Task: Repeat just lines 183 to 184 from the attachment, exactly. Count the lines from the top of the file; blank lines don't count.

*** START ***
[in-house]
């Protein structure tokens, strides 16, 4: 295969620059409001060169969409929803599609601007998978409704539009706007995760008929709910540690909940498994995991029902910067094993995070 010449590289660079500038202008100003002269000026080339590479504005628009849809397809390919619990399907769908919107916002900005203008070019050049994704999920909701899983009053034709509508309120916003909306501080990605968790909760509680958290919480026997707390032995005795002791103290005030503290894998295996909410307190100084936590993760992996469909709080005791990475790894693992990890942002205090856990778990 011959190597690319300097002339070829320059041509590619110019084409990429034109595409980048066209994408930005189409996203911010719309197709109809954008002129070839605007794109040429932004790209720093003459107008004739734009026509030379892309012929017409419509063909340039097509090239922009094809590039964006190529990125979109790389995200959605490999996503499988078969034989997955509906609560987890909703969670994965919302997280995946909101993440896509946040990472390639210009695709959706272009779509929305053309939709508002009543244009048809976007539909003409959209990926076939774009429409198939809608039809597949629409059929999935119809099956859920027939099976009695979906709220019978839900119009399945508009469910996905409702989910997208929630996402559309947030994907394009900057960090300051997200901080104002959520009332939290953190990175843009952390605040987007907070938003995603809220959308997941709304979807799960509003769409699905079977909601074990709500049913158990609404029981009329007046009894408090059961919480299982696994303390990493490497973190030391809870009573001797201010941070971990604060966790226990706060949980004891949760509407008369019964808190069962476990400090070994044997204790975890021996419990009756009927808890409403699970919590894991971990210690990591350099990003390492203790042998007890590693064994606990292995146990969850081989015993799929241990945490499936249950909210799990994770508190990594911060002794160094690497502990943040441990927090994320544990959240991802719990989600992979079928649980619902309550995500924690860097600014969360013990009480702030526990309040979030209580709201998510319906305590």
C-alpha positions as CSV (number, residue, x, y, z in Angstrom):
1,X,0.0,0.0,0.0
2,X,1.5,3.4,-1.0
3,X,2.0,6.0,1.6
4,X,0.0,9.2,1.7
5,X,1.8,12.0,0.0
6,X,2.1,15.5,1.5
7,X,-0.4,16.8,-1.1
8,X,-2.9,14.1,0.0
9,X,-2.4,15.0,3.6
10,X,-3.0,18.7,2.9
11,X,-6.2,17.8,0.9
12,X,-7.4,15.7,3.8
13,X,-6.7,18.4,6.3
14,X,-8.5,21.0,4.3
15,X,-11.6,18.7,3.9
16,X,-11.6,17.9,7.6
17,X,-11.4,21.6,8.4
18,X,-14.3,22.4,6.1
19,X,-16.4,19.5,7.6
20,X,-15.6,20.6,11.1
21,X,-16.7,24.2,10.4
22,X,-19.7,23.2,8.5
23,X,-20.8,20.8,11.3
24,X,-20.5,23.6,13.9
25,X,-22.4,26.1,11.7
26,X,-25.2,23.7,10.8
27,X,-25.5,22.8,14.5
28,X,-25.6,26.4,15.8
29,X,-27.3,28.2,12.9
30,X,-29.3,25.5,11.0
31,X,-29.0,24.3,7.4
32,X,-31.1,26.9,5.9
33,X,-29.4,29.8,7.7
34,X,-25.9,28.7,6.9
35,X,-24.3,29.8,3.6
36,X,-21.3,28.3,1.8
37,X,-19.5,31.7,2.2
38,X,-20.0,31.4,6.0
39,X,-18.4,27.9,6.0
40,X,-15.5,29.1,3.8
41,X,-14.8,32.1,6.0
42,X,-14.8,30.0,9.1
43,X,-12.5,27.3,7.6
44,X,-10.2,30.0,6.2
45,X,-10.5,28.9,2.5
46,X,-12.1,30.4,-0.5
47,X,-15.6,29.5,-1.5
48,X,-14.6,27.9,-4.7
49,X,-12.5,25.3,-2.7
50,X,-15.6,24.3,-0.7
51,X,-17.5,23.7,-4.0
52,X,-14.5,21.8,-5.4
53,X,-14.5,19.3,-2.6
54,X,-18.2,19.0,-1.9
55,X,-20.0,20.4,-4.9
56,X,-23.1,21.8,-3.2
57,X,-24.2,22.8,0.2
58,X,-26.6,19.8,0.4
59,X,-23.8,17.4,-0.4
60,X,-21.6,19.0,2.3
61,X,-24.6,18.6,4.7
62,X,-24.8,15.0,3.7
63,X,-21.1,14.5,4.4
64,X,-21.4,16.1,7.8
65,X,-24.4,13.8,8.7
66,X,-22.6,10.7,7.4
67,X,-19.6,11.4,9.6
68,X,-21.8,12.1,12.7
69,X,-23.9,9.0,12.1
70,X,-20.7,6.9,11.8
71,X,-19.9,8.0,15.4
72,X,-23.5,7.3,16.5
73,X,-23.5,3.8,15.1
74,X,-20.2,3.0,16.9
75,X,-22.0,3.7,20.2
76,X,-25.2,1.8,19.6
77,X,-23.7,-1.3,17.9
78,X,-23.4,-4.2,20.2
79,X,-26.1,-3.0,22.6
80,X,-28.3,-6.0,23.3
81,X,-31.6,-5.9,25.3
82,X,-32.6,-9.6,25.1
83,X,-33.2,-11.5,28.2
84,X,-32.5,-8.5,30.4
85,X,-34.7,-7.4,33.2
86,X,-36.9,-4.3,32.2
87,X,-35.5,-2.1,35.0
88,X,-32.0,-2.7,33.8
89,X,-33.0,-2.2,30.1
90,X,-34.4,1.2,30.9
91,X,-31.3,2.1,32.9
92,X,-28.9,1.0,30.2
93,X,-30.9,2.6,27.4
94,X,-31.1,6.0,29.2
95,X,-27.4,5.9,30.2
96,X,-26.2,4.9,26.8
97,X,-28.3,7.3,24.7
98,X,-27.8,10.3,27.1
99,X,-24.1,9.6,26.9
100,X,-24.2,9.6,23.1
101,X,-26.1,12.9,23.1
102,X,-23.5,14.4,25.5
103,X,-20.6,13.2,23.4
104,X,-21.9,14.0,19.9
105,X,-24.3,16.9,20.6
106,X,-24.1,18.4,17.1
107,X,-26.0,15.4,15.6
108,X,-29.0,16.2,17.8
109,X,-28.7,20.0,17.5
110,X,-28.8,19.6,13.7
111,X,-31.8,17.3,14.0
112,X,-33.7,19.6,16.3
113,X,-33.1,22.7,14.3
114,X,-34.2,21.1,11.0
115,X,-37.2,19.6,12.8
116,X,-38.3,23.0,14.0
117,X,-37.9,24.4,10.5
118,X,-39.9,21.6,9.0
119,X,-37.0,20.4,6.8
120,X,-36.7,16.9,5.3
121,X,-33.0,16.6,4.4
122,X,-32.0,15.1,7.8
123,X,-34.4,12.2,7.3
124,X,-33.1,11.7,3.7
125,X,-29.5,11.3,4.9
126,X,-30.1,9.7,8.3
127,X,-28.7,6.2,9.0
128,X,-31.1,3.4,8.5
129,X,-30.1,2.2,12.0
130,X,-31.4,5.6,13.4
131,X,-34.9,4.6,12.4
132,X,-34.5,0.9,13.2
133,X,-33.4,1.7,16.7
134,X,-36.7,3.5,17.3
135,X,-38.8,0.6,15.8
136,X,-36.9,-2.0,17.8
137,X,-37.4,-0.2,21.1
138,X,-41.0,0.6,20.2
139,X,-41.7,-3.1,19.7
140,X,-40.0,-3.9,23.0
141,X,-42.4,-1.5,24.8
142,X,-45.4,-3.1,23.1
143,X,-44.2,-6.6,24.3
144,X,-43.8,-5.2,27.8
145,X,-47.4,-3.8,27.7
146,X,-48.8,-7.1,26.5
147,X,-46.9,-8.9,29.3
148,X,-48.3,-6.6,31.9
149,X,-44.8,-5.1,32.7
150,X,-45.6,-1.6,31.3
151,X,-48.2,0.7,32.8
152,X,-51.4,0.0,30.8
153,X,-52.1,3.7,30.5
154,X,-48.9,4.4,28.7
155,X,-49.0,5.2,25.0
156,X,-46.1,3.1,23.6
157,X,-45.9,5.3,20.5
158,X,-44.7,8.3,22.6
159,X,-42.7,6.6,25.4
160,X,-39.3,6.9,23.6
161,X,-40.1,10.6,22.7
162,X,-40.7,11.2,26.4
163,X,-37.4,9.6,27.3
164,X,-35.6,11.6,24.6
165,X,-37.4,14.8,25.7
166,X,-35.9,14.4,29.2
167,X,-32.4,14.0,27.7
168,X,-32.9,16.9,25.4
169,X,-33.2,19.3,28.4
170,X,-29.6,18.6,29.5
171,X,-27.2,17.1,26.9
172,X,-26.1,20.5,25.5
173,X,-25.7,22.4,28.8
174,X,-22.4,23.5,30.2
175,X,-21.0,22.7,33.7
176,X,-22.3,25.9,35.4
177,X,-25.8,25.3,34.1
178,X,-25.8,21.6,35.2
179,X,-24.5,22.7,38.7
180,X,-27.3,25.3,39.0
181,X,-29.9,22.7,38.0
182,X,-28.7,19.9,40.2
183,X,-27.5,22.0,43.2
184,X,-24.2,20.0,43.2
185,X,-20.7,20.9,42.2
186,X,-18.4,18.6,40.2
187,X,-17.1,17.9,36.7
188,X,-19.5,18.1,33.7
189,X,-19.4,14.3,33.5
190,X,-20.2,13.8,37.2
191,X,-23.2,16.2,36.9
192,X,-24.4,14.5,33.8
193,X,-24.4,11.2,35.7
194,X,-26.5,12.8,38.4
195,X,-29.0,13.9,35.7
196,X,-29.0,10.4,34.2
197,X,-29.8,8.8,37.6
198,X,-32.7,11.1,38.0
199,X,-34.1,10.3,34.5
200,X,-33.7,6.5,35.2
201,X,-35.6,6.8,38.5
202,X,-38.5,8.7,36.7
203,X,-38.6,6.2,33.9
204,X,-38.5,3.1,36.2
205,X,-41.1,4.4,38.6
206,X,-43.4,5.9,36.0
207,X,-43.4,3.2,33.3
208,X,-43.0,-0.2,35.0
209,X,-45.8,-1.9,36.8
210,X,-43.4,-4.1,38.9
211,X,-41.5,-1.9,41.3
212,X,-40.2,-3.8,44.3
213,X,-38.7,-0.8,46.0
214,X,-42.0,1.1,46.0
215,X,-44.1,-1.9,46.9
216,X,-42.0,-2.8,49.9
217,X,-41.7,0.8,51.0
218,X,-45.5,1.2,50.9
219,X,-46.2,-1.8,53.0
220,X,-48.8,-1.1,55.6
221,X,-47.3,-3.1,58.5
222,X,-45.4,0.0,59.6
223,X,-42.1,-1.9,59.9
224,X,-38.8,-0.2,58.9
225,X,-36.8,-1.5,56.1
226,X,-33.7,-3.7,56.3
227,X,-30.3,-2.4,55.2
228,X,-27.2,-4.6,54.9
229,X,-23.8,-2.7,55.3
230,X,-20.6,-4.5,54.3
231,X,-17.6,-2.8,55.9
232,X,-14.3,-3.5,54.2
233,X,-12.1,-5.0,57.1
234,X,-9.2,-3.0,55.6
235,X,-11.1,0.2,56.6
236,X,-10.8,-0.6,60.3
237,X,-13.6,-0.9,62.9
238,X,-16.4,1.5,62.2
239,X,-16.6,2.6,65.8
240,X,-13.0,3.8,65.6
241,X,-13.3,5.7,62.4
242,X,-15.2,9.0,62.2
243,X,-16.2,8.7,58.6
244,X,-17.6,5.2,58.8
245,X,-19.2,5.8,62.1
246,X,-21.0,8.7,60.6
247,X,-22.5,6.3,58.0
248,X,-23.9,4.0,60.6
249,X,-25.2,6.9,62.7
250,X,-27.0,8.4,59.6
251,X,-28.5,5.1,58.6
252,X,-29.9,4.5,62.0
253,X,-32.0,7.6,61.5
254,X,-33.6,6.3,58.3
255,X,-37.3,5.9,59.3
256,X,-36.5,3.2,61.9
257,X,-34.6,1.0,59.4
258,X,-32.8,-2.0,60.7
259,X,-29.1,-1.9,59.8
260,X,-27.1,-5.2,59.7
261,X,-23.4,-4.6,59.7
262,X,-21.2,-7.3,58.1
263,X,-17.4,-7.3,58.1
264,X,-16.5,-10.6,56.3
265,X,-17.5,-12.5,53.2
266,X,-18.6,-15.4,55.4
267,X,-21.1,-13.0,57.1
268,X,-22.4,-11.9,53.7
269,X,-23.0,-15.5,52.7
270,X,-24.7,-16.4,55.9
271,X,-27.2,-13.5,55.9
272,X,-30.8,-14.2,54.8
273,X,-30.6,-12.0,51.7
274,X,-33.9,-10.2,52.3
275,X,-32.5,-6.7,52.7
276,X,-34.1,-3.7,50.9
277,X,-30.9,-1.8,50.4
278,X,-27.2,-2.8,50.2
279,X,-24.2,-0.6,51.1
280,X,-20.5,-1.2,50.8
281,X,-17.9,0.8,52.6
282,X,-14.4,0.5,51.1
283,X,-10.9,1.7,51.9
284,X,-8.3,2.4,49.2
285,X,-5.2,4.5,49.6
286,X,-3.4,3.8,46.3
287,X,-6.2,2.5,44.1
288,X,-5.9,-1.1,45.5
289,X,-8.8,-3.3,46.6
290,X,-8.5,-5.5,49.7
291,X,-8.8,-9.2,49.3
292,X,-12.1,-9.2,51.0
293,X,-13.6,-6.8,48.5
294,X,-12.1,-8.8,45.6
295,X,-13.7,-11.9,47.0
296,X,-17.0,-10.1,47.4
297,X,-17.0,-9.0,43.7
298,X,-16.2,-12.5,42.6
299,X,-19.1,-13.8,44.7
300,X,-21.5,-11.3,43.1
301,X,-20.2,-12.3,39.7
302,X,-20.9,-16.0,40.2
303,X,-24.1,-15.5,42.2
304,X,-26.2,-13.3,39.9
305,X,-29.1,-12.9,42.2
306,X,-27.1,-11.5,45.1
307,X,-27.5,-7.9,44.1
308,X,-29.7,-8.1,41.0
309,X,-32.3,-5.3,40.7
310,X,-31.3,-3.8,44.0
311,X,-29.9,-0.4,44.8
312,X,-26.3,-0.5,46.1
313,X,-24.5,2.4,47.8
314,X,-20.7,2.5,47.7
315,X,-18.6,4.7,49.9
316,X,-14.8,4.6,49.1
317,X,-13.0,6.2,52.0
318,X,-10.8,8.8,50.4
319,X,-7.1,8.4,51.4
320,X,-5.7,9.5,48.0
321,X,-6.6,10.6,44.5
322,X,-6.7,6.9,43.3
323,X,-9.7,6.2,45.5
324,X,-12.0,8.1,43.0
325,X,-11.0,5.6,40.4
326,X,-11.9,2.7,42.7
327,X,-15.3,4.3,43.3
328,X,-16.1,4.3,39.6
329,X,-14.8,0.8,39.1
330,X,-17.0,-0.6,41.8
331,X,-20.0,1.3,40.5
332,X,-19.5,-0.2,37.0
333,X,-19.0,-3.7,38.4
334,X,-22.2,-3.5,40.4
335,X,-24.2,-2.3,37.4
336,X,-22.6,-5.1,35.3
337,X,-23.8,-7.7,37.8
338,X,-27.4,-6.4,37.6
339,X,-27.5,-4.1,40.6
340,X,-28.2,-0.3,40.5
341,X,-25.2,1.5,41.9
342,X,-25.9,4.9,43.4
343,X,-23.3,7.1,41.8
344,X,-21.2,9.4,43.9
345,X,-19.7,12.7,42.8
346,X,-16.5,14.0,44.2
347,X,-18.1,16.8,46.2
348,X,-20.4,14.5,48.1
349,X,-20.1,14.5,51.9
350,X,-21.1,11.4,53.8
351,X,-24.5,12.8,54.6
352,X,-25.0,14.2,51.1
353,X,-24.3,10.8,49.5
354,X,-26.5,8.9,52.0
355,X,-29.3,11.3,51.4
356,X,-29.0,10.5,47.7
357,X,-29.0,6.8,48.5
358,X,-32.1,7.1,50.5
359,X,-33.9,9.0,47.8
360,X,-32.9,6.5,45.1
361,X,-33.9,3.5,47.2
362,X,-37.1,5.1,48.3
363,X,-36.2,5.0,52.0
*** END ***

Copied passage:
180,X,-27.3,25.3,39.0
181,X,-29.9,22.7,38.0